AUSTIN (KXAN) — In the span of one month, Ryan Smith went from having a clean bill of health at a doctor’s appointment to feeling like he had the flu on a flight home. Another doctor’s appointment later, he learned he did have the flu — and cancer.
“No one ever anticipates, your husband gets home from a work trip and within a day you are facing an entirely new existence,” said Ryan’s wife, Jennifer.
Smith, a father of three, was diagnosed with an aggressive blood cancer, Philadelphia positive acute lymphoblastic leukemia. After the initial shock, they didn’t waste time figuring out how they were going to fight it. Smith started chemotherapy the very next day. “The process got moving so fast, there wasn’t time to sit back and mourn,” said Smith.
After chemo, Smith would need what’s called an allogeneic stem cell transplant, which up until then hadn’t been performed in Austin. With this procedure, a patient first undergoes total body irradiation to remove all stem cells from the bone marrow, so that healthy stem cells from a donor can be brought in.
Smith became the first patient to get the treatment at St. David’s South Austin Medical Center, after getting total body irradiation at Texas Oncology.
“The stem cells for this transplant were collected somewhere else, we don’t know where, somewhere in the world,” said Dr. Aravind Ramakrishnan, a Bone Marrow Transplant Physician. “They were collected from a donor and they were processed and taken from that donor, flown over here to Austin and then we infused the cells in our patient.”
Dr. Ramakrishnan is with the Texas Transplant Institute at the Sarah Cannon Blood Cancer Center at St. David’s South, and performed Smith’s allogeneic blood marrow transplant procedure. “This is a very important treatment for blood cancers, this is the ultimate treatment for all blood cancers, and now we’re able to do it in Austin,” said Dr. Ramakrishnan.
Up until now, patients would have to go elsewhere in Texas to get the procedure, like Houston, Dallas or San Antonio. After the treatment, they’d have to stay there for up to five months, depending on the health of the patient.
“That ability to go home for days at a time, to sleep in your own bed, and have a meal at your house, and sit on your own coach, see your kids in the morning and at night, that’s a huge psychological benefit to me,” said Smith.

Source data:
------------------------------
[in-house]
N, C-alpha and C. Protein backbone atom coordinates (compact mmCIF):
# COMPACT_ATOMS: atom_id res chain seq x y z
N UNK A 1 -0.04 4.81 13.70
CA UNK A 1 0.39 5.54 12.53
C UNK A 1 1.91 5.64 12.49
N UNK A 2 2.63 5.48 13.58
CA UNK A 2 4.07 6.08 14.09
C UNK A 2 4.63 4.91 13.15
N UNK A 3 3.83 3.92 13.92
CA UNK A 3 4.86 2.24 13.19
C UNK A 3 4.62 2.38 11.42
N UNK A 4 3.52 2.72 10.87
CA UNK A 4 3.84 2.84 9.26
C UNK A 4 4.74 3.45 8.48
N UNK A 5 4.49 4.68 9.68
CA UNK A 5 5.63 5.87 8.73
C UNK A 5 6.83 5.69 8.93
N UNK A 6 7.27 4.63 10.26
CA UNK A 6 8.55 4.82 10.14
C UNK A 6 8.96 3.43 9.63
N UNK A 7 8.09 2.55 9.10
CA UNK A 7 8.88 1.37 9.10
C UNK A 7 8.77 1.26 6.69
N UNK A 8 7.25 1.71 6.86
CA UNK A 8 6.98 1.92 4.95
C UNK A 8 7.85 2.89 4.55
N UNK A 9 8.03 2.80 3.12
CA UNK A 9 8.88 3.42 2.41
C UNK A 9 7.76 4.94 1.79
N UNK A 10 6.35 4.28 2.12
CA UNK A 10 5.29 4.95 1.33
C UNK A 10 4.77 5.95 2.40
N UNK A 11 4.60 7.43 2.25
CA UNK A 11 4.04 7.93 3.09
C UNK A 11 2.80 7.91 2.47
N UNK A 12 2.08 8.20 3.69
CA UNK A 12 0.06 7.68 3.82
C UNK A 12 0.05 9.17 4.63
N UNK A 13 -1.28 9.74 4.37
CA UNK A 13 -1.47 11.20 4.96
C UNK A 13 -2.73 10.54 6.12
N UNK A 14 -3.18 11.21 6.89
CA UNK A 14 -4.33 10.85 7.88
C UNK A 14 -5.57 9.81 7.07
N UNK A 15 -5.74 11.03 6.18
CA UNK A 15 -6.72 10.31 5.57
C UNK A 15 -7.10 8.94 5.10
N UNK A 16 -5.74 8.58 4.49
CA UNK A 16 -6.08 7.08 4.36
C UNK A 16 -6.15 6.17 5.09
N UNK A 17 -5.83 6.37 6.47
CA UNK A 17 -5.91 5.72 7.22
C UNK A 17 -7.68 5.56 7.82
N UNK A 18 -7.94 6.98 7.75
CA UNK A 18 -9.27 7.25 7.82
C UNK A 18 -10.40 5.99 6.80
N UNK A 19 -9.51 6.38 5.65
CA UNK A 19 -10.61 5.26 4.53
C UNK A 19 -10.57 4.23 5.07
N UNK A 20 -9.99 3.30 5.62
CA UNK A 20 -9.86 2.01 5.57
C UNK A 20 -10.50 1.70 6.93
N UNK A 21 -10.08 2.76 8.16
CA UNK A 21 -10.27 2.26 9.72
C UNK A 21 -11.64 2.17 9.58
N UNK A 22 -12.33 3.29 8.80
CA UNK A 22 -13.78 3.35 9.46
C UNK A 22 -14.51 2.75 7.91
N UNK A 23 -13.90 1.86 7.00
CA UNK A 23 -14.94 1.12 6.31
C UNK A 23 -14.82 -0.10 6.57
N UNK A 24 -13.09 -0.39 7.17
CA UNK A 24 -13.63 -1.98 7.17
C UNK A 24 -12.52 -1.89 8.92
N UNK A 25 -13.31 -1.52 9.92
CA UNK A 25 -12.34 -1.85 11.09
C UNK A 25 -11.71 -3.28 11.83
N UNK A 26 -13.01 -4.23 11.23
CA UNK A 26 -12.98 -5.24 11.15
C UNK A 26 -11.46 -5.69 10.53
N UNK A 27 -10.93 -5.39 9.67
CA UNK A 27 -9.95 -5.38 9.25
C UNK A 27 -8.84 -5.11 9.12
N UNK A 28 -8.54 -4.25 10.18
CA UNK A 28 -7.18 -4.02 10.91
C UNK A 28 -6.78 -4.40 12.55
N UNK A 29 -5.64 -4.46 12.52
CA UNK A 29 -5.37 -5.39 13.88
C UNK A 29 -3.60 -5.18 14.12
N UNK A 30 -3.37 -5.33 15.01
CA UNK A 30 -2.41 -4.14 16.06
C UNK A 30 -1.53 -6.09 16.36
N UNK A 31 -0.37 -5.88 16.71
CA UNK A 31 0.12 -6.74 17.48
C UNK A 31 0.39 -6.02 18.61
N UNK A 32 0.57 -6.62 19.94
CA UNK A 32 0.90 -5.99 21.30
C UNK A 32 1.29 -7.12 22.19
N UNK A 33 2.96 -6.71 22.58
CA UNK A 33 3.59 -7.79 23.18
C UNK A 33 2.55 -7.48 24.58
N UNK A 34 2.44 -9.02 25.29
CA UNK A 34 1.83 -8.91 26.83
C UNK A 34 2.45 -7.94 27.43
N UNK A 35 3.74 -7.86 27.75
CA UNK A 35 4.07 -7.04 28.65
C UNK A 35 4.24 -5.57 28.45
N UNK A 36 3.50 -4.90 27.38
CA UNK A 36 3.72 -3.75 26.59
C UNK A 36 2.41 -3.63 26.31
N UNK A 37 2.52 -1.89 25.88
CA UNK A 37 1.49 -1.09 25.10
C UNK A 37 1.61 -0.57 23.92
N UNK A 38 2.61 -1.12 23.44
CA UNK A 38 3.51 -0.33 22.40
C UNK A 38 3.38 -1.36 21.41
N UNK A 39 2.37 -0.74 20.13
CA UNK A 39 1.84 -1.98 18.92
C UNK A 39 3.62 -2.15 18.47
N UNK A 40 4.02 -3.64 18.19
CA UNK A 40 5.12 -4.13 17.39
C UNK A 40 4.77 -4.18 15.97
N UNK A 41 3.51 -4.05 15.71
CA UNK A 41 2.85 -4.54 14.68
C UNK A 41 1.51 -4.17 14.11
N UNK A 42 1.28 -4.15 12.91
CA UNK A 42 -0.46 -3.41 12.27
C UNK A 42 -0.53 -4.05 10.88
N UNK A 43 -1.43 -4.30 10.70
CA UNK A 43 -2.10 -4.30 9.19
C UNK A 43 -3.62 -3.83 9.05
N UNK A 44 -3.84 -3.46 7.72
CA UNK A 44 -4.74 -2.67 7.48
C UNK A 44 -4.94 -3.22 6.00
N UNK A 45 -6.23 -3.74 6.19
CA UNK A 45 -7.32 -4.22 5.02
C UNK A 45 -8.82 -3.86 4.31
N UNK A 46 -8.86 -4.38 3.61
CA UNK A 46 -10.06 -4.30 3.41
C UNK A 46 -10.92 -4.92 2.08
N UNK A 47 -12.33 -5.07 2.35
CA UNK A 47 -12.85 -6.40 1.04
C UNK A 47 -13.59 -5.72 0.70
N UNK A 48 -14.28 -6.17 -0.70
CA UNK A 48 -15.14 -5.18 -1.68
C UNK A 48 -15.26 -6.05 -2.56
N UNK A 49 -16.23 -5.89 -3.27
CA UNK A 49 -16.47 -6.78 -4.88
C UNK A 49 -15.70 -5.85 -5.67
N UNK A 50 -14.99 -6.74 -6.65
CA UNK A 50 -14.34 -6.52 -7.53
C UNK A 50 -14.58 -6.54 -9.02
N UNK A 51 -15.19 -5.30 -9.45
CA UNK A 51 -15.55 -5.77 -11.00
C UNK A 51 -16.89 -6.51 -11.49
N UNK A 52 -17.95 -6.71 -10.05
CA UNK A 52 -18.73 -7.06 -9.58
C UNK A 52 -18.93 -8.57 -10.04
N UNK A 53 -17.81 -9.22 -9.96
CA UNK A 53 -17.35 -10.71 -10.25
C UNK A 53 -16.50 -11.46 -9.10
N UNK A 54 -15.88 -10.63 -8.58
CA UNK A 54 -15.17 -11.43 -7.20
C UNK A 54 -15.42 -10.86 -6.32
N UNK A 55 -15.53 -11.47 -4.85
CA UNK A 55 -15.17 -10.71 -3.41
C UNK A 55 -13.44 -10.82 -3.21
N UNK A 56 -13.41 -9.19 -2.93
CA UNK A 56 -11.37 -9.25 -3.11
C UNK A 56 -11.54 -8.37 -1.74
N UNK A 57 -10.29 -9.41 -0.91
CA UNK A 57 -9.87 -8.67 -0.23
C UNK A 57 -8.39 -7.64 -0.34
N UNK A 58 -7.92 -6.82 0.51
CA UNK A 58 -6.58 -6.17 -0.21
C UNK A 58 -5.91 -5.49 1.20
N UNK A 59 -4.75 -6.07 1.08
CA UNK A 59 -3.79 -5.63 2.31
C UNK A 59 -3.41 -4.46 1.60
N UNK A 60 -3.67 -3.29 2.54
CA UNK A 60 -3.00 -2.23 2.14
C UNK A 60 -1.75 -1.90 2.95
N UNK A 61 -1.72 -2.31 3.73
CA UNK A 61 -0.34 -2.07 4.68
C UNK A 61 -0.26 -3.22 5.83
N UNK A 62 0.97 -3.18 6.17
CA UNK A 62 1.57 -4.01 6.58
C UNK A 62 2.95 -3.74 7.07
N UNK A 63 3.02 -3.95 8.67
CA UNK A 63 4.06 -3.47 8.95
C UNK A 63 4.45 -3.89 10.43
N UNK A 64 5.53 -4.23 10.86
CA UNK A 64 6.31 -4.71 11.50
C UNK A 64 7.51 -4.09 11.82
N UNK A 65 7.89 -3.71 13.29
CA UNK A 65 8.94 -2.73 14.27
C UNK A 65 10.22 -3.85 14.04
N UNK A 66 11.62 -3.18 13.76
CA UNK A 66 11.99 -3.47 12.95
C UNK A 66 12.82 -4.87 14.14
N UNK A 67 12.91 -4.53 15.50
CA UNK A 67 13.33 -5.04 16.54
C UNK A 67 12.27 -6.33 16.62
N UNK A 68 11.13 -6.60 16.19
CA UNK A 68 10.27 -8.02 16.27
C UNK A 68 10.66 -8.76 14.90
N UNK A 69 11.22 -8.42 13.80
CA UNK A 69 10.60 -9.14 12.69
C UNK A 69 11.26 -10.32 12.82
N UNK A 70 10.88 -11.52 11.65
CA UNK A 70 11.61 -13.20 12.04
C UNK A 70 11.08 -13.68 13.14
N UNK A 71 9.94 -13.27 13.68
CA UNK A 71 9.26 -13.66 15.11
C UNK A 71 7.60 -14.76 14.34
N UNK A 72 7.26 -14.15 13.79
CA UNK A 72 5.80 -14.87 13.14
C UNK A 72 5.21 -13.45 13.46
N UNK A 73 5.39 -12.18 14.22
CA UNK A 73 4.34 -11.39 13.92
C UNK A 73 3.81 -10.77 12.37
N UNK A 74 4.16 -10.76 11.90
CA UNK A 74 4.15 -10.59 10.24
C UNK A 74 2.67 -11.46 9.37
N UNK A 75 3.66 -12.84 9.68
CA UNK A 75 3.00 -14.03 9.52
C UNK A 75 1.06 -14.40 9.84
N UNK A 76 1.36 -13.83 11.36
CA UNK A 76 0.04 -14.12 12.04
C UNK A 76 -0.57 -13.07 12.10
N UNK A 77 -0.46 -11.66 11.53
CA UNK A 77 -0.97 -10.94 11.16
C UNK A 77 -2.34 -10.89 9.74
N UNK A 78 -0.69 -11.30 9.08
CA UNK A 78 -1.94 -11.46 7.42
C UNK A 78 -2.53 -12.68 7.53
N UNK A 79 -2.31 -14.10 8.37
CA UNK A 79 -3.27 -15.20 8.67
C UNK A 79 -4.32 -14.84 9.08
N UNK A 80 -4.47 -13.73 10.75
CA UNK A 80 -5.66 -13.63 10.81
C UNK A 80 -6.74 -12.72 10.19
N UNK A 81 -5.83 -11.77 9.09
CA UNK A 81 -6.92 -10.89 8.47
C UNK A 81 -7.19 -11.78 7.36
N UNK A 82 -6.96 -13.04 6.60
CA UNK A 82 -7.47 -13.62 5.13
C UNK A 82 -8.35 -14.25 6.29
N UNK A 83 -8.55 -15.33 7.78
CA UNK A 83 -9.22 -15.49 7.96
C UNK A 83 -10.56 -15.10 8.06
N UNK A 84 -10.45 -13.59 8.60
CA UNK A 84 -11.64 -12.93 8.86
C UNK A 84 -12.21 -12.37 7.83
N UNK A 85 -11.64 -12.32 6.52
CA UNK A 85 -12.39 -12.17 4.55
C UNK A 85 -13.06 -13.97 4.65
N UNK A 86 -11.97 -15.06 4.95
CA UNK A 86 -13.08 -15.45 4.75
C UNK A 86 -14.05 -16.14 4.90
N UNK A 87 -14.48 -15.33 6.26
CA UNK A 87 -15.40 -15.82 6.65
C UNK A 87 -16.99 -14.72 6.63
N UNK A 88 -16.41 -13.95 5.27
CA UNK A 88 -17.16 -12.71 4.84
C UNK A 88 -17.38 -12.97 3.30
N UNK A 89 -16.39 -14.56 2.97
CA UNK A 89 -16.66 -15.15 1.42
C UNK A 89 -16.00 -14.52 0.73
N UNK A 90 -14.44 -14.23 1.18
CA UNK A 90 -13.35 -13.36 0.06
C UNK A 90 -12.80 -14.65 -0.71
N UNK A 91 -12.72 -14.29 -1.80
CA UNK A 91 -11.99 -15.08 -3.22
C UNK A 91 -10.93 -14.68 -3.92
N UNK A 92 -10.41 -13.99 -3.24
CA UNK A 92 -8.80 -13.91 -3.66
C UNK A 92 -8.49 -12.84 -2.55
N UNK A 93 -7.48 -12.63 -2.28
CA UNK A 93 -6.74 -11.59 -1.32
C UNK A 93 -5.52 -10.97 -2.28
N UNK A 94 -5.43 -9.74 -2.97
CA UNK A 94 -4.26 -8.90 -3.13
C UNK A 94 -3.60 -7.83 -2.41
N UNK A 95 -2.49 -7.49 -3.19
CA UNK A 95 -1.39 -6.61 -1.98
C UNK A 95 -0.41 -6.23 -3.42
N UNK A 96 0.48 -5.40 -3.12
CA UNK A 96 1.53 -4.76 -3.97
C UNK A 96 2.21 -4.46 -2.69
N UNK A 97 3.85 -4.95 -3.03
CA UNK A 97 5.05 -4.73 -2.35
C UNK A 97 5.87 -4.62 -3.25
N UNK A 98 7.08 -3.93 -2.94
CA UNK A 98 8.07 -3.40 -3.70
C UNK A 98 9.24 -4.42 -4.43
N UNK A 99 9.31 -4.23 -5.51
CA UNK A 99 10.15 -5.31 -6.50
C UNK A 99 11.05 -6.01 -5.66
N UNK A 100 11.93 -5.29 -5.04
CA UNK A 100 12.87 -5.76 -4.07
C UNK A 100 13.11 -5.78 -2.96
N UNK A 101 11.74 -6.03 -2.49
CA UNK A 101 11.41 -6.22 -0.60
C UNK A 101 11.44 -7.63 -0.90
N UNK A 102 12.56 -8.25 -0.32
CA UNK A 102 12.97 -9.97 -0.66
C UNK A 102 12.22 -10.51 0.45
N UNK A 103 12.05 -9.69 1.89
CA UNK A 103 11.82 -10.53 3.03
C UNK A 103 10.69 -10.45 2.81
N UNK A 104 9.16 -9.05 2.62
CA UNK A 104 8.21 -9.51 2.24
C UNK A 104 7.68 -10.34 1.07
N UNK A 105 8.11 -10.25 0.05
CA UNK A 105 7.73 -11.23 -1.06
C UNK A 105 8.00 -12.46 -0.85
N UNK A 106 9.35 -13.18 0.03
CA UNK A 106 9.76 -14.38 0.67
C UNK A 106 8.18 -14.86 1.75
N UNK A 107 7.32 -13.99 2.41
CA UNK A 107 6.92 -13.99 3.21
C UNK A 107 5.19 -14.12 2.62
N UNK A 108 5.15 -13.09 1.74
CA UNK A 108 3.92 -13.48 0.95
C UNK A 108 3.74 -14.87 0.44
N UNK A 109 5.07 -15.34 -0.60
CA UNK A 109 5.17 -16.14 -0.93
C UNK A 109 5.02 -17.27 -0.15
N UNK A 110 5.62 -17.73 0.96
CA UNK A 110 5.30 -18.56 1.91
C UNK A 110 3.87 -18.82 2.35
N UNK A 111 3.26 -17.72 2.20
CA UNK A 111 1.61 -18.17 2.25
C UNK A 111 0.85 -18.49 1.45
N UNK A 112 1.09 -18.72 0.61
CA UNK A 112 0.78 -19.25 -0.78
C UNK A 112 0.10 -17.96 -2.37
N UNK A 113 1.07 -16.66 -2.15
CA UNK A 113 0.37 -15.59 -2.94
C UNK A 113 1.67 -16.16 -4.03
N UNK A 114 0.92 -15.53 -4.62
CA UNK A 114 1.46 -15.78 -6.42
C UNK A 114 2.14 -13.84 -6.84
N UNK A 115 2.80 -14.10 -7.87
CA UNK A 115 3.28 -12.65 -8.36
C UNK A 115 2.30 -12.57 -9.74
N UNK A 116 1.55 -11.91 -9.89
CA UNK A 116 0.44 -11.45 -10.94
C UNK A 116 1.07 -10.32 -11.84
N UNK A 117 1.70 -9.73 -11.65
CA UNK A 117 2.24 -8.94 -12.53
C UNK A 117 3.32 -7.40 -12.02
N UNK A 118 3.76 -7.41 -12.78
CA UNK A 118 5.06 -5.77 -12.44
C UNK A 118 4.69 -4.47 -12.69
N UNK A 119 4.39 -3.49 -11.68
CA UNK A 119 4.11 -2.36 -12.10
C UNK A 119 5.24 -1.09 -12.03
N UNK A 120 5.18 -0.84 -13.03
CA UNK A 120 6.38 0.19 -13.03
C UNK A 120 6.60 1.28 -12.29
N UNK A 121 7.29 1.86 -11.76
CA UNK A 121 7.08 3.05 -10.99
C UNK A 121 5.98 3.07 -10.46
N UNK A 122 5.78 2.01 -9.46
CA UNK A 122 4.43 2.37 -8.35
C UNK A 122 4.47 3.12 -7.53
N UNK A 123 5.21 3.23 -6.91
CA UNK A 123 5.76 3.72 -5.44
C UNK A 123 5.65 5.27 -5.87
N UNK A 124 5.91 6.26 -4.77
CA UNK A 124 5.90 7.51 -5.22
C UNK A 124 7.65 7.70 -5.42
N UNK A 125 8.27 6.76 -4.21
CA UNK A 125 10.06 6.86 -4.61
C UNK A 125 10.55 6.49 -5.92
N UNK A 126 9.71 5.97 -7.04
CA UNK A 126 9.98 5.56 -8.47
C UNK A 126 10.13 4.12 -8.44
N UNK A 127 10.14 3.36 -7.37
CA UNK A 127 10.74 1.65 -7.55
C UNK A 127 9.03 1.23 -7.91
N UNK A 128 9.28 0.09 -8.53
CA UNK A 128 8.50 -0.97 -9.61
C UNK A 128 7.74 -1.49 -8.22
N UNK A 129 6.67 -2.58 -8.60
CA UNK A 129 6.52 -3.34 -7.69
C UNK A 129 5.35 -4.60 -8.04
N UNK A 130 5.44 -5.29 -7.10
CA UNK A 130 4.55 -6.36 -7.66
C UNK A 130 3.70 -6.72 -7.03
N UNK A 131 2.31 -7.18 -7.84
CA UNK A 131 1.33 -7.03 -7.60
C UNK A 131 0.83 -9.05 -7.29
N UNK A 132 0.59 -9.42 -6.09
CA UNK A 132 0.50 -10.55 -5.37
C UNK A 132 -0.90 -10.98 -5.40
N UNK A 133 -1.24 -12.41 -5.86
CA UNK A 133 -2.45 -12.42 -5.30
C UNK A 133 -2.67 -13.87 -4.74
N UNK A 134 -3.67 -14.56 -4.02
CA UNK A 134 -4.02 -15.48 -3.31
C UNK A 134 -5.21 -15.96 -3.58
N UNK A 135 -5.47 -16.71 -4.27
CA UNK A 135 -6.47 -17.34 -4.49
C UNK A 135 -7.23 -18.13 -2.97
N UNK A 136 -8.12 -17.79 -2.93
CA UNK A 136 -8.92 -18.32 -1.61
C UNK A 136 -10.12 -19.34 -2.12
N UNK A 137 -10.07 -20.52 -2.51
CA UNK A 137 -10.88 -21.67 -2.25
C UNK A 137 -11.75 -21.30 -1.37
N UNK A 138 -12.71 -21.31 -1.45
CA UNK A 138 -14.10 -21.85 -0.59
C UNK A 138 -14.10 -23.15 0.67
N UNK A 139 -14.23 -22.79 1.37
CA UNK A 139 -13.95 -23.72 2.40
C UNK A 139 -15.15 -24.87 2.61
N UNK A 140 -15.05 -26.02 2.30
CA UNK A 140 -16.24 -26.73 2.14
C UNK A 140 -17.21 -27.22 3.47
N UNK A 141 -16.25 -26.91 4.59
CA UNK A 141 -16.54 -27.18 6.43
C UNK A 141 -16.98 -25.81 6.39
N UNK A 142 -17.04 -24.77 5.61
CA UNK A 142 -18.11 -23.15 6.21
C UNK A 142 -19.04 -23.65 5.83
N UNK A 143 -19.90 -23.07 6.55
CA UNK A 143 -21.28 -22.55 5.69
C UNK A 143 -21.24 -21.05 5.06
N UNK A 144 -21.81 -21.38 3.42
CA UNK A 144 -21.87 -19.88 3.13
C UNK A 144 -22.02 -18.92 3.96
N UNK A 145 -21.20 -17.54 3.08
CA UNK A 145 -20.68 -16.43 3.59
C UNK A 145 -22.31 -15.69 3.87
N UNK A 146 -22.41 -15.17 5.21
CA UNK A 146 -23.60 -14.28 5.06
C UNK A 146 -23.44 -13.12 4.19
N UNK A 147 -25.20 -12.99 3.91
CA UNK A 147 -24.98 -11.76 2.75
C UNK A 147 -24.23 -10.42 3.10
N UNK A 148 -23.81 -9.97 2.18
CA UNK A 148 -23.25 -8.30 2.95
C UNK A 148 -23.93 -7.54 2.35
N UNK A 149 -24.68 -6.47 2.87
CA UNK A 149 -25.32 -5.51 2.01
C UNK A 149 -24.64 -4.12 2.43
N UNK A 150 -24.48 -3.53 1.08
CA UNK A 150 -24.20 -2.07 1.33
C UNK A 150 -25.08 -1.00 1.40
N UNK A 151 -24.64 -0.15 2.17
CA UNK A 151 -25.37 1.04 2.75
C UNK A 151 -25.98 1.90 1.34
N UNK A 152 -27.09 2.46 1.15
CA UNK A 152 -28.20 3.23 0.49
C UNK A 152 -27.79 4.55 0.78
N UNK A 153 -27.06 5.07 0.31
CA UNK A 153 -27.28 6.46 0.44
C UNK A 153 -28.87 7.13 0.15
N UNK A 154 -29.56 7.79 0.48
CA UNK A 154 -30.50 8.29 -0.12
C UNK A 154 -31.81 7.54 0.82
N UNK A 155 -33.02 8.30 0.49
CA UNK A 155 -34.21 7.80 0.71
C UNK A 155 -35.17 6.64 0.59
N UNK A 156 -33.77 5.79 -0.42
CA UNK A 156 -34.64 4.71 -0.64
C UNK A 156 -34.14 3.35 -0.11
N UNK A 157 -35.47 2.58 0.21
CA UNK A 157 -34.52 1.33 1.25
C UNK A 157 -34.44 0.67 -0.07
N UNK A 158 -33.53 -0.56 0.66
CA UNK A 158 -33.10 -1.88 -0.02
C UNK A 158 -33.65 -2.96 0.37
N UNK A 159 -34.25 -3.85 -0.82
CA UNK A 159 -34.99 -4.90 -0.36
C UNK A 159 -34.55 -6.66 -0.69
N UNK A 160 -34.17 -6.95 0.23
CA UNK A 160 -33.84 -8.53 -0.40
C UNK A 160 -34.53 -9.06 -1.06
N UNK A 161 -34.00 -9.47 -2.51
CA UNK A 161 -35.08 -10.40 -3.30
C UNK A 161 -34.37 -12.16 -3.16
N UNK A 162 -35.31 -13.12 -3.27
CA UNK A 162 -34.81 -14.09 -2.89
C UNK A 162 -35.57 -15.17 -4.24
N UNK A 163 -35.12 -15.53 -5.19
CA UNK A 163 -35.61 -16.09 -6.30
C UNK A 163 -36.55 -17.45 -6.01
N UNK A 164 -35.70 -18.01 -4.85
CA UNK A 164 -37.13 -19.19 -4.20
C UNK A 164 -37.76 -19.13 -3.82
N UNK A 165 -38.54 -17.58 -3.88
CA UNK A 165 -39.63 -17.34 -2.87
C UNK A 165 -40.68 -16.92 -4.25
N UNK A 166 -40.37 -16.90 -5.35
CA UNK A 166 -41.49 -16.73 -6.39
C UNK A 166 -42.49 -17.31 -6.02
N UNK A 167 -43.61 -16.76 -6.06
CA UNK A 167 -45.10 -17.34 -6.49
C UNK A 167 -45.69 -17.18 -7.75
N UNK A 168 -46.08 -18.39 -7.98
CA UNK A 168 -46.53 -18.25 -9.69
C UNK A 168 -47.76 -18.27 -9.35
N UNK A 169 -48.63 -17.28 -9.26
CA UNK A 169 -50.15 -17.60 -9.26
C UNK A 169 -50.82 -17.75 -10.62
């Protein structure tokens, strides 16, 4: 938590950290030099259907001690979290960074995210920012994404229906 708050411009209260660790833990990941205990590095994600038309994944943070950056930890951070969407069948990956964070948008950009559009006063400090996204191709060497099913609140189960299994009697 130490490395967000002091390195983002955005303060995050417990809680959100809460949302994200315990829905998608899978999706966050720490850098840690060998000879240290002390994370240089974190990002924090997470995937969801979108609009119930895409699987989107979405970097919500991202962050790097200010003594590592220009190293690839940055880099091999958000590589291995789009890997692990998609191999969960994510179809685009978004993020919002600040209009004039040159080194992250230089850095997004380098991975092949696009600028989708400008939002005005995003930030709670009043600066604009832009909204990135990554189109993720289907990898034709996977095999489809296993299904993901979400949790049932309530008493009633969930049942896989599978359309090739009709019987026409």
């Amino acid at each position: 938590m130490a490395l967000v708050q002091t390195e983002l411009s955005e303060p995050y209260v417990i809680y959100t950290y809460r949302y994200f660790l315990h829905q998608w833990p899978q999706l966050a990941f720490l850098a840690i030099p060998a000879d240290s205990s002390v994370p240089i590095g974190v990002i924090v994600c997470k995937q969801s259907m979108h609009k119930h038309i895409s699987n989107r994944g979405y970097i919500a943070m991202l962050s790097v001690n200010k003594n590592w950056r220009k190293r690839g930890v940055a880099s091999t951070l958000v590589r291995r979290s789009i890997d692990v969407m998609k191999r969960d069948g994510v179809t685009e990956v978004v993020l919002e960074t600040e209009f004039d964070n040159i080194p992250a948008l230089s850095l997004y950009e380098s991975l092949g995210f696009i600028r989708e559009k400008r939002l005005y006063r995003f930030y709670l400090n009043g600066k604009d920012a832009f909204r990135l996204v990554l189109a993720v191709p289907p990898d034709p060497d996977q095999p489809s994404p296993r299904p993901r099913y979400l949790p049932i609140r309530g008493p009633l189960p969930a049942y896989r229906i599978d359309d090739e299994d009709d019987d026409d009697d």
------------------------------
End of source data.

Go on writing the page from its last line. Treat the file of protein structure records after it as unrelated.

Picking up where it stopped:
Ryan Tierney, M.D., a radiation oncologist at Texas Oncology who practices at St. David’s, performed the total body irradiaiton on Ryan.
“It’s very exciting,” said Dr. Tierney. “It’s a specialized procedure and it’s something that patients used to have to go to other parts of Texas for, to Houston for example. To be able to do it close to home has a lot of benefits for the patients.”
“Just driving around Austin and seeing the traffic, you know how much nicer it is to stay close to home if you can. It’s kind of a dream come true,” said Dr. Laurence Tokaz, medical director of the Sarah Cannon Blood Cancer Center at St. David’s South.
More than 140 days after Smith got the blood transplant, he’s doing well. “I think someday we’ll look back on this time and think how did we get through that year? But you don’t really think about that when you’re called upon to face a new challenge, you just do it,” said Jennifer.
Smith hopes to one day meet the person who donated the stem cells for the transplant, to thank them for generous gift. “They have no idea what they’ve done for me and my family, it’s enormous.”
It’s easier to become a stem cell donor now than ever before. Years ago, donors had to go through major surgery, with doctors poking dozens of holes into their hips. Now injections are able to push stem cells in the bone marrow out into their blood, and an IV then takes the blood out.